Portland band Starfucker, or STRFKR, has a reputation for producing electronic dance hits and live shows as provocative as their name. 2011’s Reptilians hooked music critics and, with Miracle Mile, the band seductively reels them in.
Beginning with “While I’m Alive,” the album opens as expected — with a catchy and nasally vocal melody and an easygoing synth progression. Then, about two minutes into the song, you realize that STRFKR is not just another happy-go-lucky electropop band, but the innovators of its genre. The descending bridge collapses before rebuilding a funky, easily accessible bass groove. The minimalist guitar work introduced on “While I’m Alive” defines the best parts of the album, which is STRFKR’s ability to craft ridiculously catchy hooks out of only three or four notes.
“Isea” is a 50 second vibe-chiller comprised of a delicate, nylon string acoustic riff. Lead vocalist Joshua Hodges momentarily breaks from the prevailing themes of hedonism and sings, “We spoke of summer, fall back together/Said it will be better to stay indoors all day,” before the band seamlessly transitions into “YAYAYA,” a reversion to the ubiquitous feel-goodery. The juxtaposition of the hinting of nostalgia in “Isea” and the proceeding nonsensical “YAYAYA” makes Miracle Mile STRFKR’s most lyrically experimental album to date, showing its development as a band and increasing comfort to attempt things other than make a crowd dance.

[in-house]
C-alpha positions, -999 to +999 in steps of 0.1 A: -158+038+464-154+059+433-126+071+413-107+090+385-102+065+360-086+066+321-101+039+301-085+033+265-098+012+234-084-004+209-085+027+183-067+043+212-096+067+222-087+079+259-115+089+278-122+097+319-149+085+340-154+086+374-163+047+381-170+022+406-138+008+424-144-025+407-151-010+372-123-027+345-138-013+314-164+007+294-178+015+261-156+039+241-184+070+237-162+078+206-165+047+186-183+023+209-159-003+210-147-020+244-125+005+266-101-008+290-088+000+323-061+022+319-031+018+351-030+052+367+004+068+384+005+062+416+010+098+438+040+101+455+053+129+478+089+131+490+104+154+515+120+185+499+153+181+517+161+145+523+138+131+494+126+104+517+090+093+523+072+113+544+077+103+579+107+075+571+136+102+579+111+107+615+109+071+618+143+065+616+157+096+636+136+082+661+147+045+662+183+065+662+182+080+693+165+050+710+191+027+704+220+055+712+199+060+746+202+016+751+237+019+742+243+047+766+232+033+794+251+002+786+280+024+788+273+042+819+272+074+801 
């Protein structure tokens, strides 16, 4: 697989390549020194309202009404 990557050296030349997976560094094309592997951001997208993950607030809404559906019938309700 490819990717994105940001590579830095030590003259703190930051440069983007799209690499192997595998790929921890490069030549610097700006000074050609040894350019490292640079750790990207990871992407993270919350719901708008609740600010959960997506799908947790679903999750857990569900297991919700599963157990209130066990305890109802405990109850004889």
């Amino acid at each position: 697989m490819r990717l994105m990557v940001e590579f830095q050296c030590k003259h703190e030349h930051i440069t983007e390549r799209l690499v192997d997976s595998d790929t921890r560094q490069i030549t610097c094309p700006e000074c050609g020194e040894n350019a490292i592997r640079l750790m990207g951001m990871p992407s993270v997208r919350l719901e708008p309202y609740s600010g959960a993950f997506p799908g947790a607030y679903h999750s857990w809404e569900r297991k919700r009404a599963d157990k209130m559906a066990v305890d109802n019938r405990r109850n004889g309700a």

Miracle Mile sees STRFKR build off its ability to craft catchy dance melodies like “Rawnald Gregory Erickson the Second,” and develop them into full-fledged songs, often featuring better-written lyrics and equally catchy bridges. Where some of its previous material was so electronic it verged on banality, STRFKR has concisely revised its often-formulaic synthpop into a more organic version that features distinct live instrumentation while maintaining its characteristic simplicity. By the end of Miracle Mile, STRFKR reasserts its dominance, leaving other electronic contemporaries at a distant second.
Anyone with ears can detect the recent surge of garage/surf/indie bands that’s destroyed any meaning the word “indie” ever had. New York City’s Beach Fossils were met with praise for their 2010 self-titled debut, but after three years the genre demands something new, and Clash The Truth doesn’t have it. The songs are relatively boring and might signal a stagnant band striving to compete in the saturated arena of “indie rock.”
Comprised of brothers Andrew and Daniel Aged from Los Angeles, inc. is a new R&B outfit that deserves to be recognized for its debut album No World. The music is spacious and unhurried, with staples of classic R&B, like snapping snares, sensual pianos and delicately whispered vocals. In all its intricacies and emotions, No World could easily launch inc. from no-namers to the top of modern R&B charts.
Wu-Tang Clan’s Inspectah Deck has a reputation that raps for itself, but when paired with Boston hip-hop duo 7L & Esoteric, the result is an extremely satisfying mixture of old school emceeing over 7L’s cutting edge production. True to the traditional Wu-Tang production style, Czarface is packed with movie sound clips and “Savagely Attack” features a particularly ruthless verse from fellow Wu-Tang member Ghostface Killah.